Aly Raisman: ‘Coaches’ Job To Push Athletes, Parents’ Job To Support Them’

Aly Raisman discussed the impact her parents had on keeping the Olympian focused without causing her to burn out on gymnastics at a young age.

There’s a familiar, unsettling trope that tends to follow gifted young athletes. Behind the driven superstars are their overbearing parents. Adults living vicariously through their children, projecting any and all inadequacies on kids too young to fully process much more than what father and mother say must be right.

Such was the case with Andre Agassi, who, in an autobiography, described his father as man that was violent by nature and used his son to hustle bets on the tennis courts.

Such was also the case with Todd Marinovich, whose father placed a football in his arm and groomed him, from birth, to be the perfect quarterback. Marinovich, who was unaffectionately labeled by some as a “test-tube athlete,” burnt out and has continued to battle his inner demons.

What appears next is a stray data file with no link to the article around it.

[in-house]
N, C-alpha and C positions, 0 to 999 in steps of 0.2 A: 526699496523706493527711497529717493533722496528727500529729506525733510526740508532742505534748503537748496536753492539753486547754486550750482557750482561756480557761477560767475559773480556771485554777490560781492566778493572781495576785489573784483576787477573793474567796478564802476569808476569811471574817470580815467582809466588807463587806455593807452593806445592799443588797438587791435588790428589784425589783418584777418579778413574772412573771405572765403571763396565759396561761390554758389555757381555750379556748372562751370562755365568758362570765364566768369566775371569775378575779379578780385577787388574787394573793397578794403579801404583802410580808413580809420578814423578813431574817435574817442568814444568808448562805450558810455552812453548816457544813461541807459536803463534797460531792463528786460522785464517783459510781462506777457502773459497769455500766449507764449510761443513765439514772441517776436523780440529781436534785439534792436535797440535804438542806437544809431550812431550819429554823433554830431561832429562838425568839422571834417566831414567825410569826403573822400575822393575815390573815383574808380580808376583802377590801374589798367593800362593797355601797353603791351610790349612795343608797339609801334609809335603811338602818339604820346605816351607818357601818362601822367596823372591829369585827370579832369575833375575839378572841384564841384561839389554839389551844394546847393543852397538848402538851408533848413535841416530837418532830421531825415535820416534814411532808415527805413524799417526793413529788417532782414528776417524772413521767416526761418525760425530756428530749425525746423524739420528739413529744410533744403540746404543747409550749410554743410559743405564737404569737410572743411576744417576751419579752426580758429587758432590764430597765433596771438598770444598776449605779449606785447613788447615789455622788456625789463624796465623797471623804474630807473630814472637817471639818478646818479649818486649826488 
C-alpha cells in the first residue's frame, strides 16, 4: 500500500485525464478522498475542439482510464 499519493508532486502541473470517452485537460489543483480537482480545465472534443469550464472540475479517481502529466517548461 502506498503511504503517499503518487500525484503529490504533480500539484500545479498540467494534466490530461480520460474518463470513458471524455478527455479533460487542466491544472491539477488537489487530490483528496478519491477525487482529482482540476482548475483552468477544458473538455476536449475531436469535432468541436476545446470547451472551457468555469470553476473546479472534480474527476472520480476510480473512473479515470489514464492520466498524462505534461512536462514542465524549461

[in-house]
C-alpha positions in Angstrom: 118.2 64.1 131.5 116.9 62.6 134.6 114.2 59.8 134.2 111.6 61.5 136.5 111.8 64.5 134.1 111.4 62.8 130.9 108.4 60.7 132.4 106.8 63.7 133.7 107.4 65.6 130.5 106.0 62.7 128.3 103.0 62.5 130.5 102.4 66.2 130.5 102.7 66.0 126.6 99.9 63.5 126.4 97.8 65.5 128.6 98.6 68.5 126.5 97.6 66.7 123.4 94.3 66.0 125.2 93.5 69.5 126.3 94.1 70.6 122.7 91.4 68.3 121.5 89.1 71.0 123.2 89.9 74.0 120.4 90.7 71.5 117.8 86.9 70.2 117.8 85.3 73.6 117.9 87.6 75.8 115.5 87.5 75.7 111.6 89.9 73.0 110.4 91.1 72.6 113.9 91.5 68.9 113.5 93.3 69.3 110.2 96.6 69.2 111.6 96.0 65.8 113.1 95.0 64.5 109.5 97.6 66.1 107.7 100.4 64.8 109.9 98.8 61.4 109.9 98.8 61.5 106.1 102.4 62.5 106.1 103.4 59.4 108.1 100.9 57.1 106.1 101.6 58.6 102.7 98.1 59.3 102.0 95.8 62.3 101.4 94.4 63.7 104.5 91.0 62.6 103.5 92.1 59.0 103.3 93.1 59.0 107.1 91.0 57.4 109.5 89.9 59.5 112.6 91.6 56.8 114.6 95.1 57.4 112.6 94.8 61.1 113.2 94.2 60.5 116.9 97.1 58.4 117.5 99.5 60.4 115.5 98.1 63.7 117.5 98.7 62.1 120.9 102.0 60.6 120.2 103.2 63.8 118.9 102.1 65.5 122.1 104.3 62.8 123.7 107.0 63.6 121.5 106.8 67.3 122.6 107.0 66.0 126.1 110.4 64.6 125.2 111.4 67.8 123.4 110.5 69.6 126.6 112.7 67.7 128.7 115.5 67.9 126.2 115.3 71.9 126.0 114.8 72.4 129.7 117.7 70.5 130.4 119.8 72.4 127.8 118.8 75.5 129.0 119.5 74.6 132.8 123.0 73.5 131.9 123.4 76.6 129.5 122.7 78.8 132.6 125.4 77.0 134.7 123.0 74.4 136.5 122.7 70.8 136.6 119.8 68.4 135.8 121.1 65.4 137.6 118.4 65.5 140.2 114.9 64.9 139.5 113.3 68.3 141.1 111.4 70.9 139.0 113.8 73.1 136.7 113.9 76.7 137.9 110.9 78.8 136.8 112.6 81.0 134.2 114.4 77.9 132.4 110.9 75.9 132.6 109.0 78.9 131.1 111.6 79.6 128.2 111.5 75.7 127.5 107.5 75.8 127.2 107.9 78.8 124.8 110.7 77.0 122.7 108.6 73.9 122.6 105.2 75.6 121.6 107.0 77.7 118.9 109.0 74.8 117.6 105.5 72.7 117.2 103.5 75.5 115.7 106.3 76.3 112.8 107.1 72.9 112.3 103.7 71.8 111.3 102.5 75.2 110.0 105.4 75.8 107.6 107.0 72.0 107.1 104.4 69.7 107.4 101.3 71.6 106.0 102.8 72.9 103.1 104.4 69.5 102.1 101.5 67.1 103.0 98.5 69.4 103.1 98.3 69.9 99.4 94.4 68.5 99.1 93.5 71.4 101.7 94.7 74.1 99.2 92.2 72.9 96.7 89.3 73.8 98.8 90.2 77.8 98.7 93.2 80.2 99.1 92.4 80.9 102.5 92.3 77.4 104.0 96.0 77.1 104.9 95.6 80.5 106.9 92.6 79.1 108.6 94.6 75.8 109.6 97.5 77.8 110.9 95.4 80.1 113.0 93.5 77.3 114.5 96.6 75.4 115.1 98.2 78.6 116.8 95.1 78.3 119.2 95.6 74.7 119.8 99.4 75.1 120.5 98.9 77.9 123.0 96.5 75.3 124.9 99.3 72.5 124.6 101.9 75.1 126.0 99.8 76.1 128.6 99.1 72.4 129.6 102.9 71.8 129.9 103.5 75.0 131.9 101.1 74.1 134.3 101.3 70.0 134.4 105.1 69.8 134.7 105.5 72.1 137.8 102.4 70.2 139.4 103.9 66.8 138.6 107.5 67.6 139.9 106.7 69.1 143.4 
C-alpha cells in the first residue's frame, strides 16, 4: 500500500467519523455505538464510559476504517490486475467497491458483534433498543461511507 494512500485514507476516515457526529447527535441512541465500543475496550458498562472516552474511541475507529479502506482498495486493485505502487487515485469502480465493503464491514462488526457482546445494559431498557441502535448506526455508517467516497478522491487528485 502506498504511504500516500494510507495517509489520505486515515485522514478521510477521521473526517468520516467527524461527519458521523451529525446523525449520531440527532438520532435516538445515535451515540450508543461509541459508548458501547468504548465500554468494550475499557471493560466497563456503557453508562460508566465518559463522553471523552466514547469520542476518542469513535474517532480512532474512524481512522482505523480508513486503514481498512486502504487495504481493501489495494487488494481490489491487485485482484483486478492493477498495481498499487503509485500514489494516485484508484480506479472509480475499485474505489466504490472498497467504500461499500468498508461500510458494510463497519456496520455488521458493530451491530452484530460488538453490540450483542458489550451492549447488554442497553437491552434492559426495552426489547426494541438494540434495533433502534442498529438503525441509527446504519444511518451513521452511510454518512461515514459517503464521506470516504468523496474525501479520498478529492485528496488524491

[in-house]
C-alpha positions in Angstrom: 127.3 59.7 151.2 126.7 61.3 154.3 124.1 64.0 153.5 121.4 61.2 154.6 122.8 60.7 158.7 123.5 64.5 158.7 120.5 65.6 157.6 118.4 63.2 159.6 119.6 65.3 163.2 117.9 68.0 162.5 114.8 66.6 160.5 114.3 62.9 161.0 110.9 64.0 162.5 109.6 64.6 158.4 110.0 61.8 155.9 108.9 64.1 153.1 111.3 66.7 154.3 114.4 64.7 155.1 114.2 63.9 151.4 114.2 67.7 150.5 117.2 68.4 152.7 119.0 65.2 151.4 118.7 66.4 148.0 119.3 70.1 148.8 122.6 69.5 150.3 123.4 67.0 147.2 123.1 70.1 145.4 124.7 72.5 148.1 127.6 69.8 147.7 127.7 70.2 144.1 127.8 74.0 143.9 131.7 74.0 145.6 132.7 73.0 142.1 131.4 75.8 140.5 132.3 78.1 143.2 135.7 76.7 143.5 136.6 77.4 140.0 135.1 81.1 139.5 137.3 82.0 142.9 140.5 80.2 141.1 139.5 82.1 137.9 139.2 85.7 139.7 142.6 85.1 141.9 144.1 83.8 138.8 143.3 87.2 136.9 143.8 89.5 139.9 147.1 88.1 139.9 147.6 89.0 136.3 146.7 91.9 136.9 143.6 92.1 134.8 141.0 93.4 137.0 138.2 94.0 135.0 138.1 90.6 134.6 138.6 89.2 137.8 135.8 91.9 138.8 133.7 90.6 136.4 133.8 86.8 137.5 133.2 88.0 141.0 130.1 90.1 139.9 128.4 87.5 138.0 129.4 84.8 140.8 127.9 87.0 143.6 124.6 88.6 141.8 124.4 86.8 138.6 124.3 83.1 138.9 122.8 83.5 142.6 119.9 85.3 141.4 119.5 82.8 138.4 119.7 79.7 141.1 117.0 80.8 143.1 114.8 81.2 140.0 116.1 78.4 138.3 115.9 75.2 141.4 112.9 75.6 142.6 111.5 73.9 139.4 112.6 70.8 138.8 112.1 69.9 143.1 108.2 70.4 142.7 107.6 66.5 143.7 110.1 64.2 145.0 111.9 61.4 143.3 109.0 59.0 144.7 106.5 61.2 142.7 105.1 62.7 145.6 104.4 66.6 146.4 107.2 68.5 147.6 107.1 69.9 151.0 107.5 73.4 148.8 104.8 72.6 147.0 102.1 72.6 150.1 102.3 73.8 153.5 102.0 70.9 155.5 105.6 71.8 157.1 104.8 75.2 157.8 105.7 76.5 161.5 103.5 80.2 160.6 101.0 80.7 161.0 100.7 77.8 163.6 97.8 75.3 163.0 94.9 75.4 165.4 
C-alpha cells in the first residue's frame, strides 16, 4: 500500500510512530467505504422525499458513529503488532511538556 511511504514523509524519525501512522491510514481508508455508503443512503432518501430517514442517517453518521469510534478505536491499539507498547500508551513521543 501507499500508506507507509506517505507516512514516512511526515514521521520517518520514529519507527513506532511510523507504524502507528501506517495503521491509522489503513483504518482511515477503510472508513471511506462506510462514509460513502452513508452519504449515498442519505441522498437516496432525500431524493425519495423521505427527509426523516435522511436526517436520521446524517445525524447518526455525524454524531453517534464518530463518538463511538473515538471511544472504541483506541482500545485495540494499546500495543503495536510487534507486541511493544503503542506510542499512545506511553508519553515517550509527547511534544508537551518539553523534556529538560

When it comes to American Olympian gymnast Aly Raisman, nothing could be further from the truth. In an interview with the Seth Davis Show, Raisman claimed that her parents were anything but overbearing. They were a rock that helped keep her fire burning without ever pushing.

“My parents didn’t push me at all. That’s the only reason why I survived. I think if they pushed me then I would’ve stopped a long time ago.”

In Raisman’s estimation, there is a clear differentiation between coaches and parents. It’s up to the former to maximize talent, while the latter should be concerned with little more than their child’s well-being.

“You know, it’s the coaches’ job to push the athletes; it’s the parents’ job to support them.”

If only all parents had the same level-headed mindset as the gold medalist Raisman and her familial support system.

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